How state Medicaid agencies can improve maternal mental health and mortality
By Isha Weerasinghe
The combination of the pandemic and our country’s recent reckonings with racial violence have made an already unaddressed mental health crisis untenable. These elements have exacerbated poor mental health among pregnant women and new moms beyond rates that were already staggering, particularly for Black and Brown women. Isolation and a lack of social support, economic strain, lack of child care, along with recurring historical and cultural trauma due to police violence, are creating increased stress on parents and especially mothers during this period. According to the American Psychological Association, 1 in 7 mothers experience postpartum depression. However, this number is unlikely to be accurate for Black and Brown communities living in households with low incomes because of cultural stigma, screening tools that are not culturally sensitive, and a fear of retribution from child welfare agencies. All of these factors contribute to gaps in understanding the full picture of who is affected by maternal mental health concerns, ultimately barring effective service delivery.
CLASP proposes a framework for Medicaid agencies to improve maternal mental health outcomes for women of color in the new report Advancing Equity in Maternal Mental Health: Strategies for State Medicaid Programs. Our recommended steps are as follows:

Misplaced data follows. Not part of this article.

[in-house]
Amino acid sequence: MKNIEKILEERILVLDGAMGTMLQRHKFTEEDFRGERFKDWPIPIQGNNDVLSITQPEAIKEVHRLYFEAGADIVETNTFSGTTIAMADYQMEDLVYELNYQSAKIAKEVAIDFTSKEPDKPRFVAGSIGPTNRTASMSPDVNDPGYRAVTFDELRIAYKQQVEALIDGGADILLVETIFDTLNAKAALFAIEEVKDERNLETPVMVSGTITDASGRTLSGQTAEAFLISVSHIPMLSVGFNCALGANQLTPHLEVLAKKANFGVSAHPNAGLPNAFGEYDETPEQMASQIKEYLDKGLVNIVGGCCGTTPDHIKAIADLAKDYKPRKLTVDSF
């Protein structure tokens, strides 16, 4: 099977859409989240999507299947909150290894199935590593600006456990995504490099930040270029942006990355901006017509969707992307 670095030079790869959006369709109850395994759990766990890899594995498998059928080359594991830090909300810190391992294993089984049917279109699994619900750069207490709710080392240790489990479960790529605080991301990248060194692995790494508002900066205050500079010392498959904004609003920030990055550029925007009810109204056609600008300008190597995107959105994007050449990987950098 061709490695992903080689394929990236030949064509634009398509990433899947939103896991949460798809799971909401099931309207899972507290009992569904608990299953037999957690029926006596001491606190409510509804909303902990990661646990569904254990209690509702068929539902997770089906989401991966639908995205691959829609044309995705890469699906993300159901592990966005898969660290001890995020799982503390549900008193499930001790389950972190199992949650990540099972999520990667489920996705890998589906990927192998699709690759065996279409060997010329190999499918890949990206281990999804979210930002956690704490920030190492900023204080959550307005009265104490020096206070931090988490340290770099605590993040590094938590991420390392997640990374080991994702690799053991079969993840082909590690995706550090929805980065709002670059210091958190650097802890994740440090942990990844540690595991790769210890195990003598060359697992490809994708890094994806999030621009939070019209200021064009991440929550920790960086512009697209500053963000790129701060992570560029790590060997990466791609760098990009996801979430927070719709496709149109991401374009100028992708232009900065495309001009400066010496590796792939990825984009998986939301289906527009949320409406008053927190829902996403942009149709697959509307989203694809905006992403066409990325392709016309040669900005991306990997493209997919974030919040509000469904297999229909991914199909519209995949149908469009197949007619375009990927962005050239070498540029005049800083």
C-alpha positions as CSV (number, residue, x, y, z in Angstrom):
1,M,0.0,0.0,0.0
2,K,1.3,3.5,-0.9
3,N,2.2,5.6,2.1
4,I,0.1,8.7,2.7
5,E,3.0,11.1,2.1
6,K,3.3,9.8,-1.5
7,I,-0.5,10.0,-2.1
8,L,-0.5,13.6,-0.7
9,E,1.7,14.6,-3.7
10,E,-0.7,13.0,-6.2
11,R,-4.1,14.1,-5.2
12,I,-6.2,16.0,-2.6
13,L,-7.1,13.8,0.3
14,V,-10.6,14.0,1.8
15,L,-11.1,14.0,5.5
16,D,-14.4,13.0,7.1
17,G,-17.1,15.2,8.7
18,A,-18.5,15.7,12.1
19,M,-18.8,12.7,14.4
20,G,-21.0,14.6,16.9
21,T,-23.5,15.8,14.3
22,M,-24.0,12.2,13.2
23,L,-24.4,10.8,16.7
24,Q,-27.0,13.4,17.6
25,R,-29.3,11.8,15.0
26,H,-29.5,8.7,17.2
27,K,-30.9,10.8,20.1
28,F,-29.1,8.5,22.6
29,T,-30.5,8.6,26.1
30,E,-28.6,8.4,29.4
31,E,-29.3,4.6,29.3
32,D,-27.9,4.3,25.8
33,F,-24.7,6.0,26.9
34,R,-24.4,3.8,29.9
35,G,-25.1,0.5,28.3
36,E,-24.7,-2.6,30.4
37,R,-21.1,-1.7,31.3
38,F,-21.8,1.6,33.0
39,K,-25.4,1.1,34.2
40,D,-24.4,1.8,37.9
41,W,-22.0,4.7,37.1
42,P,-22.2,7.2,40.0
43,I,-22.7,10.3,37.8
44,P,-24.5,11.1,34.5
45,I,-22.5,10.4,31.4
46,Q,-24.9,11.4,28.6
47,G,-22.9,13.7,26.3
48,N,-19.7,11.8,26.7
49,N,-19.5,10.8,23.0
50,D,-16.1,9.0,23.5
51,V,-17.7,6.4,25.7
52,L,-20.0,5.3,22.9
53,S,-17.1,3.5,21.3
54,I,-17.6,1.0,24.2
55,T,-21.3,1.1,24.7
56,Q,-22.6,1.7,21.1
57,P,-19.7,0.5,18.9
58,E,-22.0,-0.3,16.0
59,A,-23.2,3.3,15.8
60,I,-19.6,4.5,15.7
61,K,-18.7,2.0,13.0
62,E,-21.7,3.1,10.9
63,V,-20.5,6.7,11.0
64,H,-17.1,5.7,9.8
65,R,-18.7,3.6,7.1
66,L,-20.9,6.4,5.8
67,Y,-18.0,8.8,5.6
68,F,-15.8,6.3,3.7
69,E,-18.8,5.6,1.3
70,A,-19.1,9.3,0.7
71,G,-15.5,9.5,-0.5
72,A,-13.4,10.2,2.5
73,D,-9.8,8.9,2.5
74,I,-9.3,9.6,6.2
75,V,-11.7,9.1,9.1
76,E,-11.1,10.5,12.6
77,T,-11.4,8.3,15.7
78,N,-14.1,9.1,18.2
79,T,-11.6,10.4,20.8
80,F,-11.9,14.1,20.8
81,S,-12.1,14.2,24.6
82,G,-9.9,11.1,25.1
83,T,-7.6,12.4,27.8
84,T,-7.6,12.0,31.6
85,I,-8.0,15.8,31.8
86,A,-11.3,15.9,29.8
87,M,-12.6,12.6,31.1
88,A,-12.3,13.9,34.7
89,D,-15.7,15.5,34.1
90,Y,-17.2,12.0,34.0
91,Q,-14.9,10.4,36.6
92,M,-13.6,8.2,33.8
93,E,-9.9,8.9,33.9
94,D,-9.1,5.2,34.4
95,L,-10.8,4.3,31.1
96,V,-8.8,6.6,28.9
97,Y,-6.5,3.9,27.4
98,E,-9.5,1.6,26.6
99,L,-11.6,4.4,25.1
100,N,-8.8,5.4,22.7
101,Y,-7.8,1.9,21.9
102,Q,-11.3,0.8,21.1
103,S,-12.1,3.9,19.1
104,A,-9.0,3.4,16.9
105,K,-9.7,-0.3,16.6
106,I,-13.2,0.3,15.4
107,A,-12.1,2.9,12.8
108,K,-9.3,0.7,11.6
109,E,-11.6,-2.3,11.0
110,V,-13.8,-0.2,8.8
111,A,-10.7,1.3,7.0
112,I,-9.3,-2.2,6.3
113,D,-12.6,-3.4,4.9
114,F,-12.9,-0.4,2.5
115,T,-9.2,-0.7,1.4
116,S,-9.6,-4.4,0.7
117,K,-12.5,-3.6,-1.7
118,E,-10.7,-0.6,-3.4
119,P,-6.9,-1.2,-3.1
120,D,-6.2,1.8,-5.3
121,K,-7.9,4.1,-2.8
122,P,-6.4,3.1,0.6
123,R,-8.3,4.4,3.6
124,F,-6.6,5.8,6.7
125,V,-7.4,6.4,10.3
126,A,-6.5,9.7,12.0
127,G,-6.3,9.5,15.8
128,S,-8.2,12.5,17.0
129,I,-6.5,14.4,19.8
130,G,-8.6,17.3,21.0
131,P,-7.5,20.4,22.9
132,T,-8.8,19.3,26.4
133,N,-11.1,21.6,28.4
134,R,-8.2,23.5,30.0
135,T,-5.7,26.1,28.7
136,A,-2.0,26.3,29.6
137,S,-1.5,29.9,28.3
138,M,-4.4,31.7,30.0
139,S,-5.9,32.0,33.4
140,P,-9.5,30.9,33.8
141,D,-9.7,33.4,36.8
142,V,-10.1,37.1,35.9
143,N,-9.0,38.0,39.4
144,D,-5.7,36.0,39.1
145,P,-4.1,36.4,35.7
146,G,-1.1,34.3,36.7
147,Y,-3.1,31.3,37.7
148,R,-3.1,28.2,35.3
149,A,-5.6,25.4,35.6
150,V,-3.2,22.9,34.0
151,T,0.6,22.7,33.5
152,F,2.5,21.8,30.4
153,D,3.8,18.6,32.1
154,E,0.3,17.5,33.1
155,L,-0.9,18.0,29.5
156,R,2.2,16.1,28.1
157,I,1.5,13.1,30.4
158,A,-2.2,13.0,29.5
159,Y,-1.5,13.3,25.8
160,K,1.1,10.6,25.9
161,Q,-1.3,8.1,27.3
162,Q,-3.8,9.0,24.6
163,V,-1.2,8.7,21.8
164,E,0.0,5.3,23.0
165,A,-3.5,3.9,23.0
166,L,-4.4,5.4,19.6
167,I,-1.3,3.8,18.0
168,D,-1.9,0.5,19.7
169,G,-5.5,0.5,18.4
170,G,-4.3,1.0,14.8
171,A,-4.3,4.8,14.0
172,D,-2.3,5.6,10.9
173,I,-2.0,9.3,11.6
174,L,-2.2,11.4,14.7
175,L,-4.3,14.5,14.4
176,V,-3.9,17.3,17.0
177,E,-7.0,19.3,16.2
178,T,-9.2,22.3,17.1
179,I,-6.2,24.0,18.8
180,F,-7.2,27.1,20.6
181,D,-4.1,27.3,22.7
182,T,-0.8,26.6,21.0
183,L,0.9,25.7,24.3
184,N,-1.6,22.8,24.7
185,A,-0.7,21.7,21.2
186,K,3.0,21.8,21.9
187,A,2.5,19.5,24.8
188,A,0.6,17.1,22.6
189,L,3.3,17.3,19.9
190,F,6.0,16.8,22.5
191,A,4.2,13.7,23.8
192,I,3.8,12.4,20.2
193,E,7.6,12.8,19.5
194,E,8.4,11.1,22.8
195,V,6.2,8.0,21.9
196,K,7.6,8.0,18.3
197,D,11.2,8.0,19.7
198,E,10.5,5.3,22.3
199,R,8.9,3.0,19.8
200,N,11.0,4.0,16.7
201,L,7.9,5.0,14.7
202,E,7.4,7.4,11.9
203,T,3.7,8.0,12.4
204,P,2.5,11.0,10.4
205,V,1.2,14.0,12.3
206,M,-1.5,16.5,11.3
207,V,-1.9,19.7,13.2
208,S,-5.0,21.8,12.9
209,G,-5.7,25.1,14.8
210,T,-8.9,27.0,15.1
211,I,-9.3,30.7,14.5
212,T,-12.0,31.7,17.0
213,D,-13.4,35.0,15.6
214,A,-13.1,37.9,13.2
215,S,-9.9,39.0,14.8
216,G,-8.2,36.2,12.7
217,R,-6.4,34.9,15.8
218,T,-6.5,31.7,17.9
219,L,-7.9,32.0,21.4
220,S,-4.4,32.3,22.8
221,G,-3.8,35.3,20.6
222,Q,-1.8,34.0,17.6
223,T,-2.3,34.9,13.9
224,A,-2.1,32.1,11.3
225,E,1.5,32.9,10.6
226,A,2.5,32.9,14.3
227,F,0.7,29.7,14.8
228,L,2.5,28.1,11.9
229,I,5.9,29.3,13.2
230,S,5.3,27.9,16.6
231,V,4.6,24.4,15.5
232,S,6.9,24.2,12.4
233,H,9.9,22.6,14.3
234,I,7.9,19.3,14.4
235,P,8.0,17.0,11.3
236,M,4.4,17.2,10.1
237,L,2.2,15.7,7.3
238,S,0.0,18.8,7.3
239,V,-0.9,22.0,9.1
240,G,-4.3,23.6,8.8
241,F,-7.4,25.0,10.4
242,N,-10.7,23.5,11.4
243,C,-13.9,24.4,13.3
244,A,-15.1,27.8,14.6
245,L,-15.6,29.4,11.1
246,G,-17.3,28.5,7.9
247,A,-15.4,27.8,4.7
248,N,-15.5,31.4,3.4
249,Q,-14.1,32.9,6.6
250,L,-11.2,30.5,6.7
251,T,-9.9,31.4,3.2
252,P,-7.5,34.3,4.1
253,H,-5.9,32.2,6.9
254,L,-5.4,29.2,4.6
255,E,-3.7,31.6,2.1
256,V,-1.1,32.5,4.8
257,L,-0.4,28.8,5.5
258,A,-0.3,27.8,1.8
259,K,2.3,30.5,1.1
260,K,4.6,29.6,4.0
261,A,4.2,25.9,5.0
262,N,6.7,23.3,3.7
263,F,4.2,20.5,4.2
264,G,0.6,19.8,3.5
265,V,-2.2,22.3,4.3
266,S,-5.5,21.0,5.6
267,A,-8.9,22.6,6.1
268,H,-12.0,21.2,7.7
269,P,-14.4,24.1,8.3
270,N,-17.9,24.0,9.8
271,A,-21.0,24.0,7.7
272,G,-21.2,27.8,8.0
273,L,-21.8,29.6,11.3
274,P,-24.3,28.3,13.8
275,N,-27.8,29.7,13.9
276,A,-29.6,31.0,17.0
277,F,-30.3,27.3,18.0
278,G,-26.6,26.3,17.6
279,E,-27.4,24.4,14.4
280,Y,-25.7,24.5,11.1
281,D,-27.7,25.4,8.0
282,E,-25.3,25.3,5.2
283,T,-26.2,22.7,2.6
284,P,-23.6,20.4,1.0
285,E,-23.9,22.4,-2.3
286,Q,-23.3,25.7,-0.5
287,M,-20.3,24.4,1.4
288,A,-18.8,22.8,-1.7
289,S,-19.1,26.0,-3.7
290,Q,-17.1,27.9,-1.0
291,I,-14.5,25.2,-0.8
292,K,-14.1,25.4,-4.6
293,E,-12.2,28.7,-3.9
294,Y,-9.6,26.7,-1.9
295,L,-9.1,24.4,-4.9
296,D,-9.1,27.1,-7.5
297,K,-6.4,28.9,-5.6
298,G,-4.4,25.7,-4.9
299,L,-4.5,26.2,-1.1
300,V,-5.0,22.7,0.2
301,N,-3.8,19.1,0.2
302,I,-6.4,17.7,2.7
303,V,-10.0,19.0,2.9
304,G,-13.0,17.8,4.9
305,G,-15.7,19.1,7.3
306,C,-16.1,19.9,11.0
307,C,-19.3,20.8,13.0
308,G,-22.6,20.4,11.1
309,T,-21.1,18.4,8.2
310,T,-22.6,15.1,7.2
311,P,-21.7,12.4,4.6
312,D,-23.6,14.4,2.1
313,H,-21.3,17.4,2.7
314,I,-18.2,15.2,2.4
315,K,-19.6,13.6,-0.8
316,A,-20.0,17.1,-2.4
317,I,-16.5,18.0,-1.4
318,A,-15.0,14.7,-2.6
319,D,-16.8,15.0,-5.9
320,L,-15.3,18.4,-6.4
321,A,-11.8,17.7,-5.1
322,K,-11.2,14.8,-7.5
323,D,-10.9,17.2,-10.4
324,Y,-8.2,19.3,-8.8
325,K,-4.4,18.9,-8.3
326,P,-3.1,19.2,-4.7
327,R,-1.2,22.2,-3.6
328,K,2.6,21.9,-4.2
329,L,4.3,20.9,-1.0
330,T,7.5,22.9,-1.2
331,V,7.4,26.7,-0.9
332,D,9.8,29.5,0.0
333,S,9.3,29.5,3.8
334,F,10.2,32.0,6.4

1) Work with partners from a range of sectors to improve data collection across health and social metrics, including processes, use, and stratification;
2) Better understand those who are enrolled in Medicaid programs, and who is left out, focusing on state infrastructure and serious staff self-reflections using a racial equity lens; and
3) Together, with sector partners, develop and implement value-based initiatives that are centered around maternal health needs across race/ethnicity.
Improving maternal mental health outcomes will ultimately impact state maternal morbidity and mortality outcomes. This involves going beyond provider implicit bias trainings and other limited solutions to build on value-based models to require and incentivize equity in maternal health care. To truly work toward a value-based system that benefits all communities, Medicaid agencies have to be willing to reevaluate and ultimately reinvent systems. Broad and systemic change can address the egregious maternal morbidity and mortality rates in Black and Native women. Such a change can resolve inequities and improve maternal health across all races, ethnicities, gender identities, and sexual orientations, as well as socioeconomic, housing, and immigration statuses.
This report provides state and federal models to improve mental health now. It also offers key questions that state Medicaid agencies must ask internally. The country’s racial reckoning alongside the public health crisis presents leaders with an opportunity to build solutions that work for everyone and help mothers get the resources to thrive.